Once the good citizens of Delphi decided they’d had enough of Aesop. Who did this guy think he was, showing up day after day to browbeat them with his “lessons” and then expecting to be thanked for it? The busi-ness of life was difficult enough without some prickly crank poking around in their affairs while holding his nose. Did he imagine they’d appreciate having their motives and accomplishments endlessly called into question? “No, I don’t,” Aesop replied. “So what’s the point?” the citizens wanted to know. “The point is for you yourselves to do the questioning.” “You think we don’t know how to question ourselves?” “As long as the questions lead you back to what you thought were the answers before posing them, you have no trouble.” “Maybe that’s because we were right in the first place.” “Then why go through the charade of fake questions at all? Could it be you are like fools lost in a cave who mistake the loud echoes of their own confusion for the voices of rescue?” “Careful. We throw people off cliffs around here for saying less than that.” “So I’ve heard.” “Stick to children’s stories, then, and leave the ways of the world to those who understand them better.” “What children’s stories? What ways of the world? Are you sure you know the difference?” “Do you?” “Sometimes I wonder. I watch you go about your lives as if wishing they were simple games of make-believe. As if anytime you’re not happy with the results, you can rewrite the rules until things turn out just the way you want them to.” “Aren’t you the one, Aesop, who mixes up make-believe and reality? You should listen to those of us who faithfully serve the Oracle of Apollo and can reason these things out instead of presuming to lecture us.” “You consider yourselves Apollonian adepts at reason? Don’t make me laugh. At most you simply dress up superstition and prejudice in a disguise so thin it couldn’t deceive anybody but you.” “Outrageous!” “Absolutely outrageous! Haven’t we heard enough?” “What are we waiting for?” “Throw him off the cliff!” “Why?” demanded Aesop. “For saying you wouldn’t know the God of Light from a hole in the ground? Or your other claimed refuge, Dionysus, for that matter? You’re so certain you understand both of them, the god of reason and the god of unleashed ecstasy, that your smug self-assurance wouldn’t be shaken even if they sat right here and gambled for your wits, winner take all.” “Stop talking rubbish. We’re not the ones palming off dark little fables as if they’re gems of wisdom.” “What’s that supposed to mean?” “Oh, thin-skinned are we? You’re quite happy to scold others, but being on the receiving end of a little criticism is something else, is it?” “What’s wrong with my fables?” “They should be less negative and more inspirational, that’s what.” “Inspirational?” “Yes, with more examples of stirring behavior and wholesome sen-timent. Not filling the minds of impressionable youth with doubts and slanders.” “And disdain for their elders, Aesop!” “You still think I’m talking to children? I’m talking to you.” “Your mind’s too dark for your own good or anybody else’s. How can you expect people to listen when you lay into them right and left without distinction?” “None of you, right or left, should think you’re above being laid into whenever you deserve it. Besides, it’s not my role to tell you what you want to hear or to encourage soggy good feelings. I’ve come with a different message. And how could anyone be ‘too pessimistic,’ I’d like to know, and still keep trying to get through to you?” “But you do care if we laugh and take what you say to heart, no doubt.” “Of course I care if you take it to heart, though it’s all the same to me whether you laugh or curse or cry while doing that. There are plenty of hacks around who’d be more than pleased to give you heroic characters and uplifting stories and all the happy endings you can stomach. I’m giving you yourselves, happy or not.” “Quite frankly, you can save your breath on that count. We just don’t get your stuff, see?” “Why listen to any more of this nonsense? Take him to the cliff and be done with it!” Which they did.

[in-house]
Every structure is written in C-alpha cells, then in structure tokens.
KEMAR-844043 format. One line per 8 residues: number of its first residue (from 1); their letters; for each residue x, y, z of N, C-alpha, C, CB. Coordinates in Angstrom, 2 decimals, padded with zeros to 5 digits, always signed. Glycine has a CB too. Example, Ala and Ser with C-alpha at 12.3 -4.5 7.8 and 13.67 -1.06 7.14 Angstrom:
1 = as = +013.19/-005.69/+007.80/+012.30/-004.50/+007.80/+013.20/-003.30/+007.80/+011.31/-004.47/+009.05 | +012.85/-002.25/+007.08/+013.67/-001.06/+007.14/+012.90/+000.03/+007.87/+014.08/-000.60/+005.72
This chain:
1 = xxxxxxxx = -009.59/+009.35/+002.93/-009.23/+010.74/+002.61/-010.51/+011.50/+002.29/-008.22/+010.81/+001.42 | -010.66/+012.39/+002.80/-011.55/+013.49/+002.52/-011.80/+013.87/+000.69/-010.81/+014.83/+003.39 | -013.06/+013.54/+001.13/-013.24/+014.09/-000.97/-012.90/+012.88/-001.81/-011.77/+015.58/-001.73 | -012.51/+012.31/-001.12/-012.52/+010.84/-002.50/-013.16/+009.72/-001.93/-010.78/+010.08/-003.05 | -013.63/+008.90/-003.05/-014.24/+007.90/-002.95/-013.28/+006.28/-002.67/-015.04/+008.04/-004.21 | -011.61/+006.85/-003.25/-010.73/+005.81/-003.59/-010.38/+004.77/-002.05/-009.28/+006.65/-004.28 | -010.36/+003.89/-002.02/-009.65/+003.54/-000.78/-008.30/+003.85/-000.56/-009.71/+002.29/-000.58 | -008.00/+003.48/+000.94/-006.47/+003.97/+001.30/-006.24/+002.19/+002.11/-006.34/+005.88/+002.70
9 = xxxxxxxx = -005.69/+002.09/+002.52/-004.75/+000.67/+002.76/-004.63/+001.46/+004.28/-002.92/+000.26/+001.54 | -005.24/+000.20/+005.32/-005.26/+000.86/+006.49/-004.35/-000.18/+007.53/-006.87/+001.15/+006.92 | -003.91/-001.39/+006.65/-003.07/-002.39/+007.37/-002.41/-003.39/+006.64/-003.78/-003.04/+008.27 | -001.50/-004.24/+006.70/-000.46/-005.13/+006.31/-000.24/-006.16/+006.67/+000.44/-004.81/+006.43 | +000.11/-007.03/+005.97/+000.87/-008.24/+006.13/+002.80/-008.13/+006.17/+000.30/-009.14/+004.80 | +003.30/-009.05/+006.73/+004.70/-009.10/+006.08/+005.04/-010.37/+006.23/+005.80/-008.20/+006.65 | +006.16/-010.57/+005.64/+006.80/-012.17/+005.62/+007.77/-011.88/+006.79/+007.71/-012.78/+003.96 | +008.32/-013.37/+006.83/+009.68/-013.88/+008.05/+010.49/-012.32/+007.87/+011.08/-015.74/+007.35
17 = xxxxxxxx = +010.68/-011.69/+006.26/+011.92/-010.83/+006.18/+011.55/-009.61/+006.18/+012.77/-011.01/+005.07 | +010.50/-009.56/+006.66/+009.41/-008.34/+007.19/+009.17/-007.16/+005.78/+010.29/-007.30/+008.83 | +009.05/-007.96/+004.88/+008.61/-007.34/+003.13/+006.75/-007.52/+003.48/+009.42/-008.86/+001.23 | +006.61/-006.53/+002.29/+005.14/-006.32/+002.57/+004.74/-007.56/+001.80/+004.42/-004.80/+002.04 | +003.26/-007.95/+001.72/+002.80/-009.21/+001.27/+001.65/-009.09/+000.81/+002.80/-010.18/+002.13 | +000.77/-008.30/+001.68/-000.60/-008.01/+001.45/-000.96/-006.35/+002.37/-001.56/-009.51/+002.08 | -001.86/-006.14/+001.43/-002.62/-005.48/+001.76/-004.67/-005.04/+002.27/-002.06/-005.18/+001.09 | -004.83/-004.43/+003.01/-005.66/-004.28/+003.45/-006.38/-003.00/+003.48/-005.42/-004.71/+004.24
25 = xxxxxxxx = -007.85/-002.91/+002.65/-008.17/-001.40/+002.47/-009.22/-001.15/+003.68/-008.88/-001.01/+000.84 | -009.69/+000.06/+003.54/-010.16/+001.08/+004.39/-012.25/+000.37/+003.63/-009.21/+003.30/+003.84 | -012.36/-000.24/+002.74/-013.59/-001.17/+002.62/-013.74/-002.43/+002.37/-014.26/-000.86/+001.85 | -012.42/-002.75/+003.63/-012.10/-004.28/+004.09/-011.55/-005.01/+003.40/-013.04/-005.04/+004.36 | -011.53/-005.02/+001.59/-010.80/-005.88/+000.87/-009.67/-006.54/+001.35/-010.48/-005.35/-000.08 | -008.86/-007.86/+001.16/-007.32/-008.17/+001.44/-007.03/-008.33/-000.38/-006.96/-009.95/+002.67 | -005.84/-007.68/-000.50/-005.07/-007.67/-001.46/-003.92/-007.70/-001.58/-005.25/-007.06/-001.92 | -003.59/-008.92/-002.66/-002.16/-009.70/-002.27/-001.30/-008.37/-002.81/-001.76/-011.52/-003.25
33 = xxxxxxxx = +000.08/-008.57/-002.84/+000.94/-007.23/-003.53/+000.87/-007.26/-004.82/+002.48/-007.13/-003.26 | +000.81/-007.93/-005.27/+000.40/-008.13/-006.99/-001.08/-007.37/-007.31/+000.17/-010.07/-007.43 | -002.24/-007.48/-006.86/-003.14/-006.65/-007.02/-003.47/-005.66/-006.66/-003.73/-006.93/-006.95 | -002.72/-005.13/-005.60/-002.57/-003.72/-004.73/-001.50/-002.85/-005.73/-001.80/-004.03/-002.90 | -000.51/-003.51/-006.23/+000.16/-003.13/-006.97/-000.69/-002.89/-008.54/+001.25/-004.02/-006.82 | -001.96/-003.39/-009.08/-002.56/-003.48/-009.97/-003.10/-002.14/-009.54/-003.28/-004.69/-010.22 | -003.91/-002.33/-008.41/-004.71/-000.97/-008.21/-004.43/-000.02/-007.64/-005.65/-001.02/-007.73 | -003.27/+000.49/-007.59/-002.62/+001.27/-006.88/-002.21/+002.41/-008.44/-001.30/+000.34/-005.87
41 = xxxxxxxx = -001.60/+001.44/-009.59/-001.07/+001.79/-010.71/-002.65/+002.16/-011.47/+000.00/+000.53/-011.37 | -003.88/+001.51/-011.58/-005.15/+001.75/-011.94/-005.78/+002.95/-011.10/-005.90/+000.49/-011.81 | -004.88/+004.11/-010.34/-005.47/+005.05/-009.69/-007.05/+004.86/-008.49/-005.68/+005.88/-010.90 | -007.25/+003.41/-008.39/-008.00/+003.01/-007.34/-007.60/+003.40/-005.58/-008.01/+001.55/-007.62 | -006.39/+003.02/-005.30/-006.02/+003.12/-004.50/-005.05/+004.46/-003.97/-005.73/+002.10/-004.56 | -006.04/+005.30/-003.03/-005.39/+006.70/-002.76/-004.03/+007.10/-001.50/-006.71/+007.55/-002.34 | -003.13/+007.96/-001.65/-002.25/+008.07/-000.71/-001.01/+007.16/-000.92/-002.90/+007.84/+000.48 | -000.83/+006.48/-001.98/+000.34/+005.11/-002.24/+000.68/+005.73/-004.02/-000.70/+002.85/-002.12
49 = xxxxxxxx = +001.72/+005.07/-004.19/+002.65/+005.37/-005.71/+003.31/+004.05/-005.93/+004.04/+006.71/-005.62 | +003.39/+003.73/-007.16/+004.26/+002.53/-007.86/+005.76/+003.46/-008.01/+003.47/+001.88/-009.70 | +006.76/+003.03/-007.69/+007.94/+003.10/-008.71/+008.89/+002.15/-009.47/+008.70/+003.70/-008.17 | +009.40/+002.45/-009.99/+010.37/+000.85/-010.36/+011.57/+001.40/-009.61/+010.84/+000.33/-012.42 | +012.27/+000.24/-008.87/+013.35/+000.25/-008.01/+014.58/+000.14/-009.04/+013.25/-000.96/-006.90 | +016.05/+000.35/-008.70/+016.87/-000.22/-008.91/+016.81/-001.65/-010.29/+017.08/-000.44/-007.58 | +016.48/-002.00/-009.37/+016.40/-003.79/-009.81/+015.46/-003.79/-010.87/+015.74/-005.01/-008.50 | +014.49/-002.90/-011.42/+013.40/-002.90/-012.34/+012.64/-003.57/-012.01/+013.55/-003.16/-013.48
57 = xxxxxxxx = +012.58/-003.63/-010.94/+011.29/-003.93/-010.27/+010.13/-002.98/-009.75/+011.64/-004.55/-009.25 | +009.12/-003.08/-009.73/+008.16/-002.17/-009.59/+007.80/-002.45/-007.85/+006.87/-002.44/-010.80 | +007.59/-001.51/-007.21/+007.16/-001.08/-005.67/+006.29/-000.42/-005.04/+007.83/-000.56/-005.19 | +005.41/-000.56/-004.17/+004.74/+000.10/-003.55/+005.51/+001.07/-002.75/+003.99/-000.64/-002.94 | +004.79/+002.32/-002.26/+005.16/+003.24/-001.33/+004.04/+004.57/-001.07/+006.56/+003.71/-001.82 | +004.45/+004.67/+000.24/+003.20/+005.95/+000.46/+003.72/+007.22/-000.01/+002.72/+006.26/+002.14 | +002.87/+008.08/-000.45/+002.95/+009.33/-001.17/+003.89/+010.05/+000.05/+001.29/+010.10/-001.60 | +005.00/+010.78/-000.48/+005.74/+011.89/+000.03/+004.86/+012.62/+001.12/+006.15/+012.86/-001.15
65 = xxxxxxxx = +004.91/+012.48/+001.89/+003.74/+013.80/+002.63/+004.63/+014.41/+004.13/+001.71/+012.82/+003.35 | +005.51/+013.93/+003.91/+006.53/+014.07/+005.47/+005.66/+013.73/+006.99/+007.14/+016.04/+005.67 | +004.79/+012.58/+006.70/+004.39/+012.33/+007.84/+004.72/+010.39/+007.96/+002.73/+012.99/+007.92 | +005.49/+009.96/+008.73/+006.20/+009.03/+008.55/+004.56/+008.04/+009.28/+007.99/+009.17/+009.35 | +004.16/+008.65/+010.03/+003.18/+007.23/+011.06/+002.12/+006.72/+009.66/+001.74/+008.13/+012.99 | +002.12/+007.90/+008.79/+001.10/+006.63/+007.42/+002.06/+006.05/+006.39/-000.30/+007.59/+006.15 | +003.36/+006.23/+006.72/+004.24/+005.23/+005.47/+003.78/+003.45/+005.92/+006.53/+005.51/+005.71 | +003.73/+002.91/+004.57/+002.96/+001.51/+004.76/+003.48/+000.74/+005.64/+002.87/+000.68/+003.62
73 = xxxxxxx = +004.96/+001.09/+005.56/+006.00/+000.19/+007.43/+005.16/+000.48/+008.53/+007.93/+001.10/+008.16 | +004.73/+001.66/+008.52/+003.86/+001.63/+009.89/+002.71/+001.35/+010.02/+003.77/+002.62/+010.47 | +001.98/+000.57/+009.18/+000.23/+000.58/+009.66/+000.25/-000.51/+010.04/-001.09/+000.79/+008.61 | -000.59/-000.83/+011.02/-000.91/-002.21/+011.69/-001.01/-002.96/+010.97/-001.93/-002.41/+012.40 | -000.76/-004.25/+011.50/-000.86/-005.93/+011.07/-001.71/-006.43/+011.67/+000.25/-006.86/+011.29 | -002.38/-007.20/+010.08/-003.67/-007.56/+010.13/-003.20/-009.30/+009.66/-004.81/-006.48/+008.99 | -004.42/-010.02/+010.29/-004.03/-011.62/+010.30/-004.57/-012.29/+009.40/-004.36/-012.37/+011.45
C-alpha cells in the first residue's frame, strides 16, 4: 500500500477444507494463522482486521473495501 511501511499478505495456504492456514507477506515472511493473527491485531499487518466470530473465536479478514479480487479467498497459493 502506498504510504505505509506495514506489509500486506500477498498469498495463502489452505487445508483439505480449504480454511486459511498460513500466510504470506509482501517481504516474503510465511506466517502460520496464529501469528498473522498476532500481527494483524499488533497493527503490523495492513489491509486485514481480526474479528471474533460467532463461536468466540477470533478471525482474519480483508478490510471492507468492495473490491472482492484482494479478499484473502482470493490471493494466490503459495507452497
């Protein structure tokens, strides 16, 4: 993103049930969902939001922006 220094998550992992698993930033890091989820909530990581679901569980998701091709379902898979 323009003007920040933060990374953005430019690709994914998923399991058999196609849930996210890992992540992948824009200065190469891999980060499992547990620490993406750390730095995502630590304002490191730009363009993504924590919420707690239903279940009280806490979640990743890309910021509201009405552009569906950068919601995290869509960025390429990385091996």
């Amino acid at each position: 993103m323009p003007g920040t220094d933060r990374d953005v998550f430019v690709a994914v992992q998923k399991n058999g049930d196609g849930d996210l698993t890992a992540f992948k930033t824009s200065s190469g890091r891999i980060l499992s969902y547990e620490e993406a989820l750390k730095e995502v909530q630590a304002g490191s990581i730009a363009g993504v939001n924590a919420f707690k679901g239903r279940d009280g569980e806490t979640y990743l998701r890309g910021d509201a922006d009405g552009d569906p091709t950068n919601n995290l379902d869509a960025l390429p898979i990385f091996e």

Copyright © 2020 by Geoffrey Grosshans